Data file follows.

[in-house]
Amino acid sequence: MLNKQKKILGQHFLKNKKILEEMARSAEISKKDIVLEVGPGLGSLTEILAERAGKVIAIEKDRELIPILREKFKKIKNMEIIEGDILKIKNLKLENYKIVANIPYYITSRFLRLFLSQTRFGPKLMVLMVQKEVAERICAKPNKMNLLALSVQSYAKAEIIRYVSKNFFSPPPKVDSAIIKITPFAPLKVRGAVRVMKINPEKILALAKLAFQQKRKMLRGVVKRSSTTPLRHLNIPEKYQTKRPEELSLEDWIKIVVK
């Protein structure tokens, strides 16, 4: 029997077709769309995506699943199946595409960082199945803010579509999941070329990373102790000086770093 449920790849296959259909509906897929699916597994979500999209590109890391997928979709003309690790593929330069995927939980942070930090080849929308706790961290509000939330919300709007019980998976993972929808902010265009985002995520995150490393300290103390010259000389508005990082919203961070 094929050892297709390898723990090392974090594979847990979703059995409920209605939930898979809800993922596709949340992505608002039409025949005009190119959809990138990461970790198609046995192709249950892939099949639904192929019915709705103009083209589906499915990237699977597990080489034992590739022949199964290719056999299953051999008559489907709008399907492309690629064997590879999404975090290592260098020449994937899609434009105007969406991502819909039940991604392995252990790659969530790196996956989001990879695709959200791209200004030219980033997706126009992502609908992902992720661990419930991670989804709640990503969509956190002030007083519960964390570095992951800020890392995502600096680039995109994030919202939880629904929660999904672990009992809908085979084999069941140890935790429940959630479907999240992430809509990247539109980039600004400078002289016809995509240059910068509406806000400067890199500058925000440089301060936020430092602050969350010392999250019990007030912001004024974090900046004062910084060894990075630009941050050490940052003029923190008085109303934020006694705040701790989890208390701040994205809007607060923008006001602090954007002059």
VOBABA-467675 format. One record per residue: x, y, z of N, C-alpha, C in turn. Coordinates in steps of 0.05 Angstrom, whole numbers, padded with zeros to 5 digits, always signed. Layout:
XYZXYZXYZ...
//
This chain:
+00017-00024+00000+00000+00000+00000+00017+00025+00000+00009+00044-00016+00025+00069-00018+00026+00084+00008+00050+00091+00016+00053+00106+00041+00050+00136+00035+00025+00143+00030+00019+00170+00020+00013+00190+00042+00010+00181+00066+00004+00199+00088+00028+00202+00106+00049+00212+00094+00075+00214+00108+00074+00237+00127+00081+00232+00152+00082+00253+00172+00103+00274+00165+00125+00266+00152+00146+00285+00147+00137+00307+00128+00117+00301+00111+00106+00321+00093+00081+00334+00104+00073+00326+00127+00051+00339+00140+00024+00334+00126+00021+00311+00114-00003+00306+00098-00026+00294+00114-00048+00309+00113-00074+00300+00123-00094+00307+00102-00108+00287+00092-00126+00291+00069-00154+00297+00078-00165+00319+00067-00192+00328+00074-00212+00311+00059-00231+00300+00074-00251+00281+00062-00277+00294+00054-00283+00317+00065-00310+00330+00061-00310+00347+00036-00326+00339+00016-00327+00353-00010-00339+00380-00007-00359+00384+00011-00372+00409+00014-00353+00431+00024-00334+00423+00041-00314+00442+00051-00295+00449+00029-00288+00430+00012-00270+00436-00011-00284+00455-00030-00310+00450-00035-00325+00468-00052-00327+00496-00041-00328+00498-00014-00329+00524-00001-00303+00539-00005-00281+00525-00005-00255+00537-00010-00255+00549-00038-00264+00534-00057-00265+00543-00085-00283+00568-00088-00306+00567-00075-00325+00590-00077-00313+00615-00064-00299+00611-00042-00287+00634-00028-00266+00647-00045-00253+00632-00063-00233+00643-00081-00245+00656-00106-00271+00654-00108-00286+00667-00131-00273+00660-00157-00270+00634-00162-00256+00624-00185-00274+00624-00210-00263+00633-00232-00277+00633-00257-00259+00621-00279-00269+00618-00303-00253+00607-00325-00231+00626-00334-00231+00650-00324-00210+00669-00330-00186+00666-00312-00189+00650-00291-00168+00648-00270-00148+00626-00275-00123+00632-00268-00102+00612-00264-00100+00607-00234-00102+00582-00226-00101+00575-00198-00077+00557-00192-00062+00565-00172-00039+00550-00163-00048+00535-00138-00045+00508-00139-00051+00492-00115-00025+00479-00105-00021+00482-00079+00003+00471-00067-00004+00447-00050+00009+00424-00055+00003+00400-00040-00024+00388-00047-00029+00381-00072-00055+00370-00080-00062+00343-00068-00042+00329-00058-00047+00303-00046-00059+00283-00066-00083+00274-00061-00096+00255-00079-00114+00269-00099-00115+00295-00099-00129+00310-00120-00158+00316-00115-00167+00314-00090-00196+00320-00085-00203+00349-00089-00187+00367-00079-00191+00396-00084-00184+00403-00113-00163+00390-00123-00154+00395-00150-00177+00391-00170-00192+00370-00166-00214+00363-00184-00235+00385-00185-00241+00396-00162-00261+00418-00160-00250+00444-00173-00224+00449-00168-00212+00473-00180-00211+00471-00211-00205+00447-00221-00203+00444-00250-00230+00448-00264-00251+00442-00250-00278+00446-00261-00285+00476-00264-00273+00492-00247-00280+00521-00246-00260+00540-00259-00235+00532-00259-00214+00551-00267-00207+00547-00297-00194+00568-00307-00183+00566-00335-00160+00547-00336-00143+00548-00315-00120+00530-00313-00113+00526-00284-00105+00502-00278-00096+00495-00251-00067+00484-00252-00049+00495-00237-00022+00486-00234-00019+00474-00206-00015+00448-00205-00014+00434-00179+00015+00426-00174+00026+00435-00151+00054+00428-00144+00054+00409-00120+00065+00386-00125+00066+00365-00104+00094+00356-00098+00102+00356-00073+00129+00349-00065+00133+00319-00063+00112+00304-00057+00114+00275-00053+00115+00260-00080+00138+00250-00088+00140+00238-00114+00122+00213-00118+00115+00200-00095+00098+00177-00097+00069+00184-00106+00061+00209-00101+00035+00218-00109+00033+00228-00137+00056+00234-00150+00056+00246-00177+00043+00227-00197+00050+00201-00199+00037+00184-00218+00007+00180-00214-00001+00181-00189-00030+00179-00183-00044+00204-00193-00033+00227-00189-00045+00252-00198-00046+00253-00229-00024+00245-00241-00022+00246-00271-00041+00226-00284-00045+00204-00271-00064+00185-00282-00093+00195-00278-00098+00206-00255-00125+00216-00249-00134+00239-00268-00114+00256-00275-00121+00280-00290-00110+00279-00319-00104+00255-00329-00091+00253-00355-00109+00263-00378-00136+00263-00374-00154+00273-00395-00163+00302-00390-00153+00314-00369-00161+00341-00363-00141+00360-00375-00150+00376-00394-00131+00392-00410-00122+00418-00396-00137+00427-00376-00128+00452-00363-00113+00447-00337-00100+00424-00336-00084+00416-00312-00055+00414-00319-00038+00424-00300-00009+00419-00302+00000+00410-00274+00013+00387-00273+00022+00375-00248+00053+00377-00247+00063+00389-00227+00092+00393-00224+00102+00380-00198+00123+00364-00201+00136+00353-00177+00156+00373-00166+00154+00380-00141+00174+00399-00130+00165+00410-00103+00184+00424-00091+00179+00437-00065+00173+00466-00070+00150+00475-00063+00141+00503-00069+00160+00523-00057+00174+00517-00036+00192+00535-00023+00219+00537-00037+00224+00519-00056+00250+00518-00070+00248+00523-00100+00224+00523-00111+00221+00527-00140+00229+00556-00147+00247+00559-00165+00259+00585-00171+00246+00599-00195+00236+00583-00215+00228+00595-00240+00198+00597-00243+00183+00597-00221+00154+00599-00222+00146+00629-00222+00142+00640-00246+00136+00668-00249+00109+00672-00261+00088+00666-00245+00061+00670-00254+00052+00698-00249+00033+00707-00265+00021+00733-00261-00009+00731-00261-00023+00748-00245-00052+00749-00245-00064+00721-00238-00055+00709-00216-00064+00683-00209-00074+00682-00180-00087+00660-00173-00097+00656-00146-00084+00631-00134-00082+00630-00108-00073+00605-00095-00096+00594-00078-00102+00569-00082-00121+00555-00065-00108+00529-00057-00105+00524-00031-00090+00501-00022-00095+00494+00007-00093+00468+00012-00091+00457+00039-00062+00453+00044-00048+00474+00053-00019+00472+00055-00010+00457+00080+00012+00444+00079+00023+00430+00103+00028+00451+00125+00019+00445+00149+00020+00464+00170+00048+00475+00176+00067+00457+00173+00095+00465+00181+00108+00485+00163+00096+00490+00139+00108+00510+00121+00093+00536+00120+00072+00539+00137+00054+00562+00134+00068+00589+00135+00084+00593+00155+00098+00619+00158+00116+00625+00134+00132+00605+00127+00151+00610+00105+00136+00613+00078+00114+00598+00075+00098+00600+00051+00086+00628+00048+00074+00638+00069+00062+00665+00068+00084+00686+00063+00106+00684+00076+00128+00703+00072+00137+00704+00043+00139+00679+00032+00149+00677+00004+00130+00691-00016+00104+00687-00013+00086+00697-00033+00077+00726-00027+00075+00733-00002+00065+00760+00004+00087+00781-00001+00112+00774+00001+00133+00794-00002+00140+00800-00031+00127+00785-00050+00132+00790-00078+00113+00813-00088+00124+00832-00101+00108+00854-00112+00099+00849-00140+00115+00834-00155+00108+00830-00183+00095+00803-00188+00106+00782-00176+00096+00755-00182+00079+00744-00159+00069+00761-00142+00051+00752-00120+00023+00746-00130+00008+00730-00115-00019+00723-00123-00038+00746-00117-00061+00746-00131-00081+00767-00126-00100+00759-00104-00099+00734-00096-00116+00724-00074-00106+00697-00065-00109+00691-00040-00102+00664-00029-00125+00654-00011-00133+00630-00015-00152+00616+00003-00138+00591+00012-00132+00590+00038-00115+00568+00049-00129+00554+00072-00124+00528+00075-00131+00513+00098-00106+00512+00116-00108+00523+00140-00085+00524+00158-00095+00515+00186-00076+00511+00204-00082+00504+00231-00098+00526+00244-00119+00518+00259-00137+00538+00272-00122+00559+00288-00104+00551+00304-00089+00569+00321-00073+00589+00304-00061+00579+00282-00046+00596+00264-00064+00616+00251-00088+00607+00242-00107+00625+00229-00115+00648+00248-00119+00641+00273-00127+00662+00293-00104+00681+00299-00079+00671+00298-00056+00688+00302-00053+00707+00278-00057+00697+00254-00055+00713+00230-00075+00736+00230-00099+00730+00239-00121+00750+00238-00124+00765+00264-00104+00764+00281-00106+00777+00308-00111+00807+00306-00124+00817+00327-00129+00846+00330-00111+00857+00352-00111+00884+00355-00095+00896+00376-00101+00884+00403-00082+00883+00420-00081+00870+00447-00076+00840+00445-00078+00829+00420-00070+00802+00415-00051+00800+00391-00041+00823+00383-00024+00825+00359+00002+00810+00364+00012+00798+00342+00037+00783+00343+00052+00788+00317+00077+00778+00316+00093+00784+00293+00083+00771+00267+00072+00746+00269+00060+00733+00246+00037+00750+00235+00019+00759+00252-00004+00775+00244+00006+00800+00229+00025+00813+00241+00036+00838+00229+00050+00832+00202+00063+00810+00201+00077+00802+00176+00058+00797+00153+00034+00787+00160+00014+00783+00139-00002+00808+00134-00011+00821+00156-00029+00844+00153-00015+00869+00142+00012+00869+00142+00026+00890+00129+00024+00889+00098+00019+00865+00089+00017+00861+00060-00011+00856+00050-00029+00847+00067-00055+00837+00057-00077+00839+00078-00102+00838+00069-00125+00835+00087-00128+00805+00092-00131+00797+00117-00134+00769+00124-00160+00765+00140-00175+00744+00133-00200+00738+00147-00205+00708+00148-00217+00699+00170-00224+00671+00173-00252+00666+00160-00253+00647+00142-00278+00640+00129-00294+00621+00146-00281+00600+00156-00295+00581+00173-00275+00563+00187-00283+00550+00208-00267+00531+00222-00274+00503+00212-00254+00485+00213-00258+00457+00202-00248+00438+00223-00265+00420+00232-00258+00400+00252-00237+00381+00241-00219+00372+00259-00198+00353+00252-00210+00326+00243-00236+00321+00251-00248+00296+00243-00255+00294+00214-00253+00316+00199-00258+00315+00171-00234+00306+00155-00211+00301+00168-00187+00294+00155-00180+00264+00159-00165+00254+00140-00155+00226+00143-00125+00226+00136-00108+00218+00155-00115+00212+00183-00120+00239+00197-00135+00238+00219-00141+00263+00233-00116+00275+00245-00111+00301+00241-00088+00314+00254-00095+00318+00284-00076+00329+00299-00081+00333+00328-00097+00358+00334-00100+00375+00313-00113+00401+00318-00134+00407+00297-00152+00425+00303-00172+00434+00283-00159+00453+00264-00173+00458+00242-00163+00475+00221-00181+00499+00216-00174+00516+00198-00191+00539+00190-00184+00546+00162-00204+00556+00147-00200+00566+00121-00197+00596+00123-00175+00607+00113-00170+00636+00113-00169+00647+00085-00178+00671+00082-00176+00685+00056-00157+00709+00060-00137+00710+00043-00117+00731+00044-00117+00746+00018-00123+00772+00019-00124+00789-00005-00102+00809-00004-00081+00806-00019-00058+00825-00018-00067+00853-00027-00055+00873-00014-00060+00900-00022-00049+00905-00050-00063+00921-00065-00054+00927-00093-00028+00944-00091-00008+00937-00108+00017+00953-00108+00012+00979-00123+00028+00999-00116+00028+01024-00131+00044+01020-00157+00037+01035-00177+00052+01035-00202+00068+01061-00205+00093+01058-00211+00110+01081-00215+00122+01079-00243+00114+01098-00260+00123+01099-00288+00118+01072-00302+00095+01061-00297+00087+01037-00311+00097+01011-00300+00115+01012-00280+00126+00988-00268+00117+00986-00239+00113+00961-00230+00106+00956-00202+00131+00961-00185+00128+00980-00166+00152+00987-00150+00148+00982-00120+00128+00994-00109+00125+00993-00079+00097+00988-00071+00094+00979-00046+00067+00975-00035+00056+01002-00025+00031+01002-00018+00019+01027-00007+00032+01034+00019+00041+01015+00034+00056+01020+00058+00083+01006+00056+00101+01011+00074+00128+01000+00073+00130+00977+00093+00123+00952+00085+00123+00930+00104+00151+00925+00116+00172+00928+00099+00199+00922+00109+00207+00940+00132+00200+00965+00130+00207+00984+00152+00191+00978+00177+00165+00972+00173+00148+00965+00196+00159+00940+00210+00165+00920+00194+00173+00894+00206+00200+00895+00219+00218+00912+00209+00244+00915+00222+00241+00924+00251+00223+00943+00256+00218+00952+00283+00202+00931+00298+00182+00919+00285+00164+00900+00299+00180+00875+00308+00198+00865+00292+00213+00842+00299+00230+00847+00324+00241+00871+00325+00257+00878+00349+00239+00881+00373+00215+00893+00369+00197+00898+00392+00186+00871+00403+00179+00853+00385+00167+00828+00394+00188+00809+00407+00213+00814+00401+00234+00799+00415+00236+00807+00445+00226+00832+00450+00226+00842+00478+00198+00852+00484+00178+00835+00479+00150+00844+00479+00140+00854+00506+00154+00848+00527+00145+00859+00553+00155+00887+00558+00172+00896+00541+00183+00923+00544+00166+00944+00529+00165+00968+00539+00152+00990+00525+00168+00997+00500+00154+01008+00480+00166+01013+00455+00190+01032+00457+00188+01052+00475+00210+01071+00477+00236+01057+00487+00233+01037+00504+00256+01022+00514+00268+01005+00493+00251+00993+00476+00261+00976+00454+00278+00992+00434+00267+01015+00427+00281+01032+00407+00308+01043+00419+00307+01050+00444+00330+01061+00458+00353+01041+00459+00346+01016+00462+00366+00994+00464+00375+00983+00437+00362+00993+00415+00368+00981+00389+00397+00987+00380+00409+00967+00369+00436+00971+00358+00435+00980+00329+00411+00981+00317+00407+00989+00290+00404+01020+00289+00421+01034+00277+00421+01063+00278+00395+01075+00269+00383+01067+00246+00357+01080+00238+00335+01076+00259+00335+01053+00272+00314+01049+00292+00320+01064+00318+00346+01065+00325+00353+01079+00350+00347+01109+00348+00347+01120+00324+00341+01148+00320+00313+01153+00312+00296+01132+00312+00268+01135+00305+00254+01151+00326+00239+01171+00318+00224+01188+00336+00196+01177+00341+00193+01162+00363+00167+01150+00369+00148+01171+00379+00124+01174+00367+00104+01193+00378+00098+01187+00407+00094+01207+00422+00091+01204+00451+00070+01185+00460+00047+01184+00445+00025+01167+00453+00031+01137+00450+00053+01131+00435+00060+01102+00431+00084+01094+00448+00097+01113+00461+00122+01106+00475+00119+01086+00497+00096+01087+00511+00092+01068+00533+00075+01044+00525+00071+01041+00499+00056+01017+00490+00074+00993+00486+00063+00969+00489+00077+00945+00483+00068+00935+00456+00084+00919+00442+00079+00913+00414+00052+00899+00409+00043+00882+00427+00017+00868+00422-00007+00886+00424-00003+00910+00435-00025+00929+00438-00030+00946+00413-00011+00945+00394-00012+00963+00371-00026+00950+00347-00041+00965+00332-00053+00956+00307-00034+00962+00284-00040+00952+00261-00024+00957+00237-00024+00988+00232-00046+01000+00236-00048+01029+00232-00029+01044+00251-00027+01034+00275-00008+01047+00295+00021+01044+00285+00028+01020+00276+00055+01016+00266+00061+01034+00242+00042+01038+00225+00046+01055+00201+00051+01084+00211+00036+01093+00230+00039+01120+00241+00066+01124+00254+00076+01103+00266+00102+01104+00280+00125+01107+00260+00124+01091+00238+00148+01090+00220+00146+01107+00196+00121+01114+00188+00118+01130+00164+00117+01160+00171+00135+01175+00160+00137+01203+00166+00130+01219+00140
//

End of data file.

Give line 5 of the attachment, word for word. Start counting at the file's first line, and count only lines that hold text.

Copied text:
XYZXYZXYZ...